Student Voice


September 28, 2022


Freezing Fog


Groundhog predicts six weeks of winter with questionable veracity

February 21, 2014

Groundhog Day has come and gone, and we already know that the groundhog predicted six more weeks of winter. But how can we know if a rodent’s predictions are even accurate?

The weather pattern lately has been a confusing one, going from extreme subzero weather to a beautiful 40 degree day. Just when we think it is finally going to warm up and turn into spring, it just gets cold again. Does that mean that winter will stick around until May again? Or is winter just going out strong before the big thaw in a few short weeks? The early February holiday has people wondering for many weeks whether it is reliable.

Groundhog Day began in central and southeastern Pennsylvania, as a Pennsylvanian German custom, in the 18th and 19th centuries. The holiday has roots that trace back as far as ancient Europe, where weather lore used a badger or sacred bear to predict the weather.

The legend has it that if the groundhog pops his head out and see its shadow, he goes back in for six more weeks. If it is cloudy, he stays out in the moderate weather. Today, the biggest Groundhog Day event is held annually in Punxsutawney, Penn., attracting a crowd sometimes as large as 40,000 people.

As for how accurate the little groundhog is, past organizers of the event claim that the groundhog is accurate about 75 to 90 percent of the time. However, regions in both Canada and the United States alike have begged to differ. For the past 30 to 40 years, 13 cities in Canada found that the groundhog’s predictions were only accurate 37 percent of the time.

Here in the United States, the Weather Almanac stated that the predictions out of Punxsutawney have only been reliable 39 percent of the time. Meteorologists state that the groundhog is ultimately not reliable and does not have special talent for predicting spring’s arrival. Personally, I have always been skeptical of Groundhog Day. There is no possible way that weather predictions are universal; they vary from region to region.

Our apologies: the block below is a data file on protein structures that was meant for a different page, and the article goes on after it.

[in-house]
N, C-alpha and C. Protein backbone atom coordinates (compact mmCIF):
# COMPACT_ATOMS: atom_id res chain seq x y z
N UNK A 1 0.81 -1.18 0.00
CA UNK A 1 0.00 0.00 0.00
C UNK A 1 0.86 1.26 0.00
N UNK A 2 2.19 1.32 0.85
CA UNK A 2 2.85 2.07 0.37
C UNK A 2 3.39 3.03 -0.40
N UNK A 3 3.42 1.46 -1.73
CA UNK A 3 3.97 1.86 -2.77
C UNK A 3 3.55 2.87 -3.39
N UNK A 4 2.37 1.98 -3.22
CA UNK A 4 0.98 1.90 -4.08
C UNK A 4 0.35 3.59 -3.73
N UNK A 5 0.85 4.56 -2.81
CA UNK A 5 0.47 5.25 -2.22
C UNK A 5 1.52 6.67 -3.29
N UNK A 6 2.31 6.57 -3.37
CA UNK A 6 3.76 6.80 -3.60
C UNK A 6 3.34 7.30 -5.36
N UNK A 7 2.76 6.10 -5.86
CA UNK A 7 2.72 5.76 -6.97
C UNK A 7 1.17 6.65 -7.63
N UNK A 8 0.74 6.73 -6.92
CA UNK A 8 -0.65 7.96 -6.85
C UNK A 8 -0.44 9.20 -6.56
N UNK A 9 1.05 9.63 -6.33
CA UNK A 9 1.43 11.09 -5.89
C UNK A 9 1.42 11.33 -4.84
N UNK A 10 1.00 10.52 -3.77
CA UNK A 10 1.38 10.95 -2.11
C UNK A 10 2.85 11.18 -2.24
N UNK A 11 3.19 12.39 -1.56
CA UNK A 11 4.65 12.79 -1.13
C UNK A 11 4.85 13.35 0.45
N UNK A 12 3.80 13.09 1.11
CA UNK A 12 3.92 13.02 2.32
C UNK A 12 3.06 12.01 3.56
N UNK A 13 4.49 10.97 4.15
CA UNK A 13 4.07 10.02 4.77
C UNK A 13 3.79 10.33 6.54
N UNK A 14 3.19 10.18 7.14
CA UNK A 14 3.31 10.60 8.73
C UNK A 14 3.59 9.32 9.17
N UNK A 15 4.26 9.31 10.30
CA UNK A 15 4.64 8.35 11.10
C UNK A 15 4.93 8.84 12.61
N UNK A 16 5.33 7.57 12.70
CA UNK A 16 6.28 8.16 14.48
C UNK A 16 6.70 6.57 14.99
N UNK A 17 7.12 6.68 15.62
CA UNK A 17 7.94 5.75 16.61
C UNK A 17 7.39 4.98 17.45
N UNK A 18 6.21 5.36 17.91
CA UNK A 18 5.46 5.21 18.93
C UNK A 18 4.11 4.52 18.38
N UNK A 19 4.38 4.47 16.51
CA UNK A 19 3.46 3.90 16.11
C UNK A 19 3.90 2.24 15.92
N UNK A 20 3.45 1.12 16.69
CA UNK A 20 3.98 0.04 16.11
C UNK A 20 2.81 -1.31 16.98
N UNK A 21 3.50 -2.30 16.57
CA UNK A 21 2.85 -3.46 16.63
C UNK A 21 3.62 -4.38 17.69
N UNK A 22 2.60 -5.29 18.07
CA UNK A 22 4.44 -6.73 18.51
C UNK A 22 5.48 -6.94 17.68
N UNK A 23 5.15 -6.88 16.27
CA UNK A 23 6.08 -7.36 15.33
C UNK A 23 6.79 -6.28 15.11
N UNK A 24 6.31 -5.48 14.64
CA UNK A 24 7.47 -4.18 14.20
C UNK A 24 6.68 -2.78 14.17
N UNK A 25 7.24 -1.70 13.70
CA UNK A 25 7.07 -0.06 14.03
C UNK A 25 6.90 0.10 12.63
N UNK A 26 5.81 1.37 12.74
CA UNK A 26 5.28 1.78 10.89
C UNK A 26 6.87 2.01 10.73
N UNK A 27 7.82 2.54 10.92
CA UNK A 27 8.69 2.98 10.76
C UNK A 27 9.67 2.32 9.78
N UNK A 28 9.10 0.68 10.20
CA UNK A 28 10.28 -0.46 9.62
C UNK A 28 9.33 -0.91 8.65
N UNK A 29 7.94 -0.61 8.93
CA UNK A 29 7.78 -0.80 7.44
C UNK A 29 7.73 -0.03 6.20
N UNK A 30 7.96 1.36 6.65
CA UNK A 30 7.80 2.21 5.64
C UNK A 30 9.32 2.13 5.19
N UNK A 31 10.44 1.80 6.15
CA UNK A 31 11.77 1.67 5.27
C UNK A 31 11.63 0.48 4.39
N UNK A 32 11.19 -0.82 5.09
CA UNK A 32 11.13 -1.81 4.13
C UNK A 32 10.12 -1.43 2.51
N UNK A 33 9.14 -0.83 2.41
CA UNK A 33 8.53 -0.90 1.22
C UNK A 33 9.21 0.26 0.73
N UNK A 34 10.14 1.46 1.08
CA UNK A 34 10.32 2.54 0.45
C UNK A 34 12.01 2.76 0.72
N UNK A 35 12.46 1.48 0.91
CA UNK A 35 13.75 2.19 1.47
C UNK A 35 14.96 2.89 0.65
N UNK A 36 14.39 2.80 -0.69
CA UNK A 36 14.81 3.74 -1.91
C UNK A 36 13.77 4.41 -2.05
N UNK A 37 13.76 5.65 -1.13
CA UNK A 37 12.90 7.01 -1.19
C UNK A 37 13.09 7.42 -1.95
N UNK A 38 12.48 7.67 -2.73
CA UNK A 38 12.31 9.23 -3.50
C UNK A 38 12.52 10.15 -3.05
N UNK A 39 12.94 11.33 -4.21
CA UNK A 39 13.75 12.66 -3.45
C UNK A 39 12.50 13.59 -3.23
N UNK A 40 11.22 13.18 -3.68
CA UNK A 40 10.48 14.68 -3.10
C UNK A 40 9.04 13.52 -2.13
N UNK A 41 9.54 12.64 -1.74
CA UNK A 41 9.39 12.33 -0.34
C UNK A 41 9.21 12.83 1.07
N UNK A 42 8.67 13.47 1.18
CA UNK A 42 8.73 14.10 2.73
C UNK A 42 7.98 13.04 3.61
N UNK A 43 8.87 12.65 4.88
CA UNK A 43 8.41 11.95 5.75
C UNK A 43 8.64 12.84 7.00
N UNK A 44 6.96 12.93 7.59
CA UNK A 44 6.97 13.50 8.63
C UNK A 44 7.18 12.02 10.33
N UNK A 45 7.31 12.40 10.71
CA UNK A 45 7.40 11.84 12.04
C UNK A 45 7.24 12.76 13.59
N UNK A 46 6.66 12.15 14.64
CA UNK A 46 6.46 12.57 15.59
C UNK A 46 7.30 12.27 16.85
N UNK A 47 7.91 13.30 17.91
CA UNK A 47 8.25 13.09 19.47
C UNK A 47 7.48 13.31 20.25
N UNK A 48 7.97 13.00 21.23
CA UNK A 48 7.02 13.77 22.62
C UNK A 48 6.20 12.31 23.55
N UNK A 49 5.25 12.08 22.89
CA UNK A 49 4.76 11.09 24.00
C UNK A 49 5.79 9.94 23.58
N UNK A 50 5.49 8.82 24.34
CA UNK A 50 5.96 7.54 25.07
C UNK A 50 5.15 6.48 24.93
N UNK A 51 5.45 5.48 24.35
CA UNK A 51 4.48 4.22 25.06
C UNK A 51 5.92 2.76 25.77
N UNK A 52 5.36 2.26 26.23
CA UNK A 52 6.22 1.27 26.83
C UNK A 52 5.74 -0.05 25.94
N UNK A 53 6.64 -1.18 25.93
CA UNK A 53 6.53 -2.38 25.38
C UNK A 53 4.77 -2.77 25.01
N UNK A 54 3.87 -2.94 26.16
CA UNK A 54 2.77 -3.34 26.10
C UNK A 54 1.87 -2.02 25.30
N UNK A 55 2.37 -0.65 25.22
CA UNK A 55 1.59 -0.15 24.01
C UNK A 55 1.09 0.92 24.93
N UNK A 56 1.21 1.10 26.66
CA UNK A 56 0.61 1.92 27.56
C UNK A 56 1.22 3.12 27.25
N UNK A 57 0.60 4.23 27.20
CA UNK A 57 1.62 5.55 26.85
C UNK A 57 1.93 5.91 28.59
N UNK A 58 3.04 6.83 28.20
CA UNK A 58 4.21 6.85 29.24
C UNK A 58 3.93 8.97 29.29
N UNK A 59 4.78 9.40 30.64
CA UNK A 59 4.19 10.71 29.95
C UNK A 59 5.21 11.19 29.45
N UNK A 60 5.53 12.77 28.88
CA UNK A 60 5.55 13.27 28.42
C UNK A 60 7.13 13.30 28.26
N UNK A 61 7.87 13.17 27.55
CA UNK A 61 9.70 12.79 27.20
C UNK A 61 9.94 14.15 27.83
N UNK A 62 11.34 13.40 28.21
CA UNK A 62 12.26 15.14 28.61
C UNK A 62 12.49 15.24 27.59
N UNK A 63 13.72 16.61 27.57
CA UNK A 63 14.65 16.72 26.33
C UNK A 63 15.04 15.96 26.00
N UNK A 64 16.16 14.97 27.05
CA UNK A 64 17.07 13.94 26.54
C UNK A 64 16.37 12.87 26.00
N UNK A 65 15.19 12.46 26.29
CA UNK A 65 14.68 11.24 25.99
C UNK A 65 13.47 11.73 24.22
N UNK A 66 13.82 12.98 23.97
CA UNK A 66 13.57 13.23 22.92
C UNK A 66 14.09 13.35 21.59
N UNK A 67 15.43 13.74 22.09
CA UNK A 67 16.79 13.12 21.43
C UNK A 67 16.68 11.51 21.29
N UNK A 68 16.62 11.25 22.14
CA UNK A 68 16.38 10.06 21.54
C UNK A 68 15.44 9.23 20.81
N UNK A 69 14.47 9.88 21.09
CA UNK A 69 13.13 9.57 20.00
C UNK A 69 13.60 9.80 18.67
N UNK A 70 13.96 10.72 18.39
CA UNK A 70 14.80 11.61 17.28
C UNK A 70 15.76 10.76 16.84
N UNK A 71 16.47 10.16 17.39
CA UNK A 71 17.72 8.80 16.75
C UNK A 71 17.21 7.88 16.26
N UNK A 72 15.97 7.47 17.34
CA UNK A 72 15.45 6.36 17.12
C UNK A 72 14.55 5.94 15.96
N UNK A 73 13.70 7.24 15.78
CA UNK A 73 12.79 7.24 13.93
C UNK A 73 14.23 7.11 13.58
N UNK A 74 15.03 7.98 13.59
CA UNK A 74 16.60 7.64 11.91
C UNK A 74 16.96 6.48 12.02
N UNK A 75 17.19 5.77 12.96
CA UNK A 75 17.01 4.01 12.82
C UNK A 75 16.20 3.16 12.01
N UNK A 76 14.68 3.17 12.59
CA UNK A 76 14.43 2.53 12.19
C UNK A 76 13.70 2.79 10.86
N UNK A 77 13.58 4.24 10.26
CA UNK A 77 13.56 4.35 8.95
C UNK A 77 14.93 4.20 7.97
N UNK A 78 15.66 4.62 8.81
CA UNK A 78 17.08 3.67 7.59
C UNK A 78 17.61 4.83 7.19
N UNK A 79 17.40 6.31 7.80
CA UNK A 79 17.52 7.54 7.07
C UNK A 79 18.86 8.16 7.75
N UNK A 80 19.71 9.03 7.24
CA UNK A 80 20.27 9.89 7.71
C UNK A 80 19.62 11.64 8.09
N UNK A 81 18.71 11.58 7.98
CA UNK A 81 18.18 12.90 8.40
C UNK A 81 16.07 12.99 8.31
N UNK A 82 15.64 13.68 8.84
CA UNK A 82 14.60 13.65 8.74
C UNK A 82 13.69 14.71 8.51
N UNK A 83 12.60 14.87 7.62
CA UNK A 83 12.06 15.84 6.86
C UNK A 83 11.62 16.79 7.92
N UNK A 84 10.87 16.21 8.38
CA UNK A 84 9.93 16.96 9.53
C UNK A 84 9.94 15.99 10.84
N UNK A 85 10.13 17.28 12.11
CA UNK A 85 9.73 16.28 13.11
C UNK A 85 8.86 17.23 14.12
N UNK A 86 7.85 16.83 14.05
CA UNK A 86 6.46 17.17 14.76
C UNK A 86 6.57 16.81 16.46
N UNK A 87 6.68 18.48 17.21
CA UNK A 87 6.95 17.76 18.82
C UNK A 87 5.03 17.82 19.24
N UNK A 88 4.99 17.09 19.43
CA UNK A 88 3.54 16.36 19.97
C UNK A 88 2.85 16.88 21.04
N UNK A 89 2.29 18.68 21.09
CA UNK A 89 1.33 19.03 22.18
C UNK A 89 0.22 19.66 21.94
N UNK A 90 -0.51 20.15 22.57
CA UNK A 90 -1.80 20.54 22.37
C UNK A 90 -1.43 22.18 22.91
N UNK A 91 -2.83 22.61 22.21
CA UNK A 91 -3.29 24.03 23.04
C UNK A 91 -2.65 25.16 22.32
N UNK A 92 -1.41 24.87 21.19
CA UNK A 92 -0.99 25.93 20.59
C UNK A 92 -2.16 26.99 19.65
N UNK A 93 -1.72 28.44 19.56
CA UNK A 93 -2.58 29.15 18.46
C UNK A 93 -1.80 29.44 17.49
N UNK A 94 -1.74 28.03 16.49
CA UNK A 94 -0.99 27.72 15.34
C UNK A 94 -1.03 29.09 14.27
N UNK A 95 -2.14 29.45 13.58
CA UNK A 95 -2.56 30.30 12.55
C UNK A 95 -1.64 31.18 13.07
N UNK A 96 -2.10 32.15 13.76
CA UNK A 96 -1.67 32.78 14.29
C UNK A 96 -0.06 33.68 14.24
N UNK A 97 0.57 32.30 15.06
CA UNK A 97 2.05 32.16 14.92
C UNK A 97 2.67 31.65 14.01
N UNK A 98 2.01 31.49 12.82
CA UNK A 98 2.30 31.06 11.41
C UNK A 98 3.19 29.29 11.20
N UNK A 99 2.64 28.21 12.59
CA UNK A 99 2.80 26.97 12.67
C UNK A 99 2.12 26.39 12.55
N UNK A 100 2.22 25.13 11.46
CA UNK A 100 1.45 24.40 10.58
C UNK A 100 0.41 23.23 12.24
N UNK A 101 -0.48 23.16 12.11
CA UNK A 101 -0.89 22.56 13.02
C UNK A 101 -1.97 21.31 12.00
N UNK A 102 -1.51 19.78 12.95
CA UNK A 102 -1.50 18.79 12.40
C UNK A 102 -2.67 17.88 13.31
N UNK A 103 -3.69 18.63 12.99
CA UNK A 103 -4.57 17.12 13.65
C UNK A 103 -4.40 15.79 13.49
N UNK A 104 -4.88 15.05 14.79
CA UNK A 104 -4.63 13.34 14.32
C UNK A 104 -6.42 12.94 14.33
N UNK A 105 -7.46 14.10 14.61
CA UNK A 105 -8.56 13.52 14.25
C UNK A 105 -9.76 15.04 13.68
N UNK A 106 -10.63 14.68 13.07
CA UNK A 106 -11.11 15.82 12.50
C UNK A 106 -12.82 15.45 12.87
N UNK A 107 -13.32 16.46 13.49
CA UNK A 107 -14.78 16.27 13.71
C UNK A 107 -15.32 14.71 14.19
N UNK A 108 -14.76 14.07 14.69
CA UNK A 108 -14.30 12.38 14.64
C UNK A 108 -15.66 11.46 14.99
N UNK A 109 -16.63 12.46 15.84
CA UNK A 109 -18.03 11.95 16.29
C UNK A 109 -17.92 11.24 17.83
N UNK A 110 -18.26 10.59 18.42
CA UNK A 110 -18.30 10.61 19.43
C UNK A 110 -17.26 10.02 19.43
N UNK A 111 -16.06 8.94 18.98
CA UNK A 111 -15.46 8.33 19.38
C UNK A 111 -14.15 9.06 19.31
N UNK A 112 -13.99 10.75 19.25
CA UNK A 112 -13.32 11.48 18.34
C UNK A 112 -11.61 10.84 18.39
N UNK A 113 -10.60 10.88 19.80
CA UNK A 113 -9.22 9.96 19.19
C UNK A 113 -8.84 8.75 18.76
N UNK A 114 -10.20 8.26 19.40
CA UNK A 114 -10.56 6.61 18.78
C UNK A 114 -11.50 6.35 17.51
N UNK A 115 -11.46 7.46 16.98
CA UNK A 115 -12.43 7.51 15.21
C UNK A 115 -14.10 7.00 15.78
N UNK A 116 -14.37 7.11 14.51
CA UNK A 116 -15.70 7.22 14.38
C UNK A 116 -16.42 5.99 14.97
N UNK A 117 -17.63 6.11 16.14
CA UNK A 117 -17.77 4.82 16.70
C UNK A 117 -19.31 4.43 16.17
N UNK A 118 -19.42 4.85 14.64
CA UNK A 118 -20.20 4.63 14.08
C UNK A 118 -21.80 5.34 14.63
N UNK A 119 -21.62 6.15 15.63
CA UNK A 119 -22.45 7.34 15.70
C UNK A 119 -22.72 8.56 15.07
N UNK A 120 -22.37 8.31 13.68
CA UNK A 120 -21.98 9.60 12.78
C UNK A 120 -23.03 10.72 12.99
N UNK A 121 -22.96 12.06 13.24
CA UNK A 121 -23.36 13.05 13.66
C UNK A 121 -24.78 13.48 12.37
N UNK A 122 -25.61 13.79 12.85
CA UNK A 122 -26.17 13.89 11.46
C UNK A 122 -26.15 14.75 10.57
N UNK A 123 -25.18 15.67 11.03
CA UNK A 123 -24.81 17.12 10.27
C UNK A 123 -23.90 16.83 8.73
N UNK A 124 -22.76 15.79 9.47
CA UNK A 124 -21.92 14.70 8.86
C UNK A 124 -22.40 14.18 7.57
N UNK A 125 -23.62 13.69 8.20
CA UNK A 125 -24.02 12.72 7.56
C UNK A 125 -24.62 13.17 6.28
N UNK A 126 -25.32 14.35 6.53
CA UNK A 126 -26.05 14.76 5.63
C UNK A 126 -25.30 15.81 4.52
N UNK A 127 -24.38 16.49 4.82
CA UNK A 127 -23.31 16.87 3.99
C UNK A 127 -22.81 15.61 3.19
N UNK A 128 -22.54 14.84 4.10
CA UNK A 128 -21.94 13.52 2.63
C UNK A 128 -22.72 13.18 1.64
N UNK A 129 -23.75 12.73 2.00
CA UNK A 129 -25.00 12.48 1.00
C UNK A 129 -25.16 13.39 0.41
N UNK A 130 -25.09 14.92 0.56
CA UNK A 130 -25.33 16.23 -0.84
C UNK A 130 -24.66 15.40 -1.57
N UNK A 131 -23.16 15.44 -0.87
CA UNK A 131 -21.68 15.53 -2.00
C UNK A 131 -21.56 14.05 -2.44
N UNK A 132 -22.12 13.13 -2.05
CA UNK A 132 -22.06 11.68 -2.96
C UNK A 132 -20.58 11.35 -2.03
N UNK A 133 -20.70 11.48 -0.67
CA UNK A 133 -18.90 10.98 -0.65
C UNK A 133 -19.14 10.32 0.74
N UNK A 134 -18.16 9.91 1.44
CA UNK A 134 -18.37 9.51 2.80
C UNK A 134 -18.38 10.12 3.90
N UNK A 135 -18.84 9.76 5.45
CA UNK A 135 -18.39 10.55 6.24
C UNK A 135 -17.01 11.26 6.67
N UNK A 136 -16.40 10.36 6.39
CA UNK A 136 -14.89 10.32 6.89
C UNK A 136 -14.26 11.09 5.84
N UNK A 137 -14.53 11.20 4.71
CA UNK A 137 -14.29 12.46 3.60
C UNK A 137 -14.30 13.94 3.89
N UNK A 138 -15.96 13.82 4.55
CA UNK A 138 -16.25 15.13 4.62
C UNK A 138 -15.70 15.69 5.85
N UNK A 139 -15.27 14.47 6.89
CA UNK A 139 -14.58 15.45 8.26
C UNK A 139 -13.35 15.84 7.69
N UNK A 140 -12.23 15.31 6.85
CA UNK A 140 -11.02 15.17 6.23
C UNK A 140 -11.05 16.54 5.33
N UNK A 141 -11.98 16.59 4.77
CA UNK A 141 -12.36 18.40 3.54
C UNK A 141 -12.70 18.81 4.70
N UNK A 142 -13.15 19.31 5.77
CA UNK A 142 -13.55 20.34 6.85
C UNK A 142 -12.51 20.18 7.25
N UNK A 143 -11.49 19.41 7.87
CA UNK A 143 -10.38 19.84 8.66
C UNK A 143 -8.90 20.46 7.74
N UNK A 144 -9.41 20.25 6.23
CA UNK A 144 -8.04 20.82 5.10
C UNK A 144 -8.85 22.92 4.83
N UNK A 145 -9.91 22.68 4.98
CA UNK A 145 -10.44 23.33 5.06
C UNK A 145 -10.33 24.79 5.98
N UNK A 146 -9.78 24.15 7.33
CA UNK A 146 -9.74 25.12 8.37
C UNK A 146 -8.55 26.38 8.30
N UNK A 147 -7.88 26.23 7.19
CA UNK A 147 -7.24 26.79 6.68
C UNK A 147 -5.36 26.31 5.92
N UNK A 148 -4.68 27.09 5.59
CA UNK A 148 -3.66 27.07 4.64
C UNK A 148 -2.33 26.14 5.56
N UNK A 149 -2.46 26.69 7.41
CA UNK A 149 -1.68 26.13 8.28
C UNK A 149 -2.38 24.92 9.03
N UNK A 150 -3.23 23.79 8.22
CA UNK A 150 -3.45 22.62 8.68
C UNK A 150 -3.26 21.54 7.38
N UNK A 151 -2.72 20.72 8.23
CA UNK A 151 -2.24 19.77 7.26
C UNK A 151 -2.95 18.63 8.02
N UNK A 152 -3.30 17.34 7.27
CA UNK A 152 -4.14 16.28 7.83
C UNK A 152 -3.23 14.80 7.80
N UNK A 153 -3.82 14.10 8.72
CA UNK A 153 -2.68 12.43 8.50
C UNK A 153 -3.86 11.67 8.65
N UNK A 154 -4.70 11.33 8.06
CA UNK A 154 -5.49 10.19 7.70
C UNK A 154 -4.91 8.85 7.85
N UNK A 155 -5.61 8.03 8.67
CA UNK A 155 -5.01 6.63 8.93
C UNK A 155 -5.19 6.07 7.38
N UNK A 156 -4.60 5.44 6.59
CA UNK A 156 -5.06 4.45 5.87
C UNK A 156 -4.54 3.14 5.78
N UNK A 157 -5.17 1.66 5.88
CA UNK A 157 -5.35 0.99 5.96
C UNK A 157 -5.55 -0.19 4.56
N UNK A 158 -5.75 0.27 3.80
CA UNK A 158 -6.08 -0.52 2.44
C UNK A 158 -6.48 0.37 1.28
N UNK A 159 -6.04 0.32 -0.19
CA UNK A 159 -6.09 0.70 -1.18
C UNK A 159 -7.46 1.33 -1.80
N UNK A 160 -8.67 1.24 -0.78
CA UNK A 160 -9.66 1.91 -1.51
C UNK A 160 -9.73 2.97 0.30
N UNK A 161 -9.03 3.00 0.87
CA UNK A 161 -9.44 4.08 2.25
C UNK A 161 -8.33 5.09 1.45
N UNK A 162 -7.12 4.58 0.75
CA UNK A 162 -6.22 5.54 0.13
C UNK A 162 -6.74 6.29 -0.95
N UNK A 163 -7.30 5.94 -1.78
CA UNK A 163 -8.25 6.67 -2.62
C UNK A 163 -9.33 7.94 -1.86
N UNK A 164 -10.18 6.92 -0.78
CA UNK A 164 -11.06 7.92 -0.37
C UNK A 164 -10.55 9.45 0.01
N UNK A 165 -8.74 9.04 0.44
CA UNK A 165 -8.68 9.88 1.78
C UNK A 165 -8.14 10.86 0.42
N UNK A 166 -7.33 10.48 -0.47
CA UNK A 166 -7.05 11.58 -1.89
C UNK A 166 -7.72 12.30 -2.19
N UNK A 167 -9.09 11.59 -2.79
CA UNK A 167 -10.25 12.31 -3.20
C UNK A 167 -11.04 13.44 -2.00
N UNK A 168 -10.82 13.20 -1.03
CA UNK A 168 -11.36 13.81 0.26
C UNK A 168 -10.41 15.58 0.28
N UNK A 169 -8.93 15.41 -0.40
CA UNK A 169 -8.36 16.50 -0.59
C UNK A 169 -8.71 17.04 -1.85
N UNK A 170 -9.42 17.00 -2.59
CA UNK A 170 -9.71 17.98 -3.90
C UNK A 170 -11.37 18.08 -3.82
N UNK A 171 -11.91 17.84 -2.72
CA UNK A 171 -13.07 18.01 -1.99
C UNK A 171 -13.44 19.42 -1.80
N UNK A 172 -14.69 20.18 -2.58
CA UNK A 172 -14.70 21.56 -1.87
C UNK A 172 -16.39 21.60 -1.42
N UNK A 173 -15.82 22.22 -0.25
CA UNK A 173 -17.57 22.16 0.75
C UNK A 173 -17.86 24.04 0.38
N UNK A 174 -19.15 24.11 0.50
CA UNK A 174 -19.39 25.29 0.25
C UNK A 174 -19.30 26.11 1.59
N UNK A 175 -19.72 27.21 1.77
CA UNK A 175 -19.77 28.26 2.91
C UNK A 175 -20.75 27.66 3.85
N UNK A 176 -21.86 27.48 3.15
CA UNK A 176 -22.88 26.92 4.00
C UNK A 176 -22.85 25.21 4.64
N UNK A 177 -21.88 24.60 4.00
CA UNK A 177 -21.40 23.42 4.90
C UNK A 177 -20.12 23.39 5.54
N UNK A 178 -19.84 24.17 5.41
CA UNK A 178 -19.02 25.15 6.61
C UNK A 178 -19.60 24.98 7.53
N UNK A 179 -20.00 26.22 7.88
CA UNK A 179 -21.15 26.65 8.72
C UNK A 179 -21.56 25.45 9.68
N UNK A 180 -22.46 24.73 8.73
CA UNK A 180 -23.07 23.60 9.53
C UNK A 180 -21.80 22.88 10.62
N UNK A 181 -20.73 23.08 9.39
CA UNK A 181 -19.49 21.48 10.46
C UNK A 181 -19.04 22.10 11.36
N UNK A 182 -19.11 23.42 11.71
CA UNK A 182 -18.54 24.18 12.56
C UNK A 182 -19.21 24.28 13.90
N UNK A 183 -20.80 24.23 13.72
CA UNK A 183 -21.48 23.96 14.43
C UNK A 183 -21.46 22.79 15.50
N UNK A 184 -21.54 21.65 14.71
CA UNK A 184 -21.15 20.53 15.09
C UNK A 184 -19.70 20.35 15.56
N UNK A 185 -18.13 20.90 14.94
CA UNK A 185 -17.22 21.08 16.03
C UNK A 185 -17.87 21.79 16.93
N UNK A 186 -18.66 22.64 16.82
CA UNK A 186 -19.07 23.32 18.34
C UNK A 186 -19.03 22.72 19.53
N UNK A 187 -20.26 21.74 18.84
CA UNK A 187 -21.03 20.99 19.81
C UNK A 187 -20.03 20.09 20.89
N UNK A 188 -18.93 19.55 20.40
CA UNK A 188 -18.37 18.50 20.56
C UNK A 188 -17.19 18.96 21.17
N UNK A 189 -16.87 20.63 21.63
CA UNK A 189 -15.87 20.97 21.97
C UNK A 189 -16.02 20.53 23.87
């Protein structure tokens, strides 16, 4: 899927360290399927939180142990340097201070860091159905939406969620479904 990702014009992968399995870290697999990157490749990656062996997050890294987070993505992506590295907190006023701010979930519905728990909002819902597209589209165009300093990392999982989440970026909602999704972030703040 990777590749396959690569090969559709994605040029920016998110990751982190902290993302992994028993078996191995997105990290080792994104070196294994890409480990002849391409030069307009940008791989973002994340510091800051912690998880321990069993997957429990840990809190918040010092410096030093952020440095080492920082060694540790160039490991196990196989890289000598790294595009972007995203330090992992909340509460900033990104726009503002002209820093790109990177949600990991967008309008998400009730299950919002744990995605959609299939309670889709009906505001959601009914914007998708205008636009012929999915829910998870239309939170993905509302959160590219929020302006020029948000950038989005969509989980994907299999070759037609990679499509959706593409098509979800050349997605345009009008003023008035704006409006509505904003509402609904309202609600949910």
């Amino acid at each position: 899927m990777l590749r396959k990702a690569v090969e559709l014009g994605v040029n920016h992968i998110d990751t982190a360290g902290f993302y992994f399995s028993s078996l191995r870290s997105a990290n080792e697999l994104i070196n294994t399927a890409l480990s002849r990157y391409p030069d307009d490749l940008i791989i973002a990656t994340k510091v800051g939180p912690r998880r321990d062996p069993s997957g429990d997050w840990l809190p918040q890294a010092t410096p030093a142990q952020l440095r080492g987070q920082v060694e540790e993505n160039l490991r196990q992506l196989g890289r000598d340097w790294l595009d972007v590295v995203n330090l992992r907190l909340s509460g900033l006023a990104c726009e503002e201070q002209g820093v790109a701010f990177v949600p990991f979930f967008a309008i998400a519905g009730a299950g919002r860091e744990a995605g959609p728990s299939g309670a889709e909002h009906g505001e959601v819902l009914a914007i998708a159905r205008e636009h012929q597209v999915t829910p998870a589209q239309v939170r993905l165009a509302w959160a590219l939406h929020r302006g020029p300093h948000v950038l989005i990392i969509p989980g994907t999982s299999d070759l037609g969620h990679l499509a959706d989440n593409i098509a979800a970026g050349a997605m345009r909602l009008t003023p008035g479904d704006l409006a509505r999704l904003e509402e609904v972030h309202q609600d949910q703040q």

For example, northern Minnesota is going to have a longer winter than might Ohio or even Iowa could have. It can only hold true for regions that actually have a spring, or at least one that is longer than just a few weeks. I wish his predictions were true, as this has been one of the worst winters we have had in a while. However, I am keeping my hopes up that we will see spring in early April rather than mid- May.

Even though the groundhog gets our hopes up that winter will not last much longer, I do not believe he is a reliable source.

In reality, there is no sure way of knowing when spring will arrive and winter will be out for good because forecasts change all the time. Every year is different and unpredictable. The weeks ahead are supposed to gradually be warmer but we will just have to wait and see.

Cristin Dempsey is an English major and music minor from Eagan, Minn. She enjoys writing, playing the flute and swimming. After college she would like to pursue a career as an editor.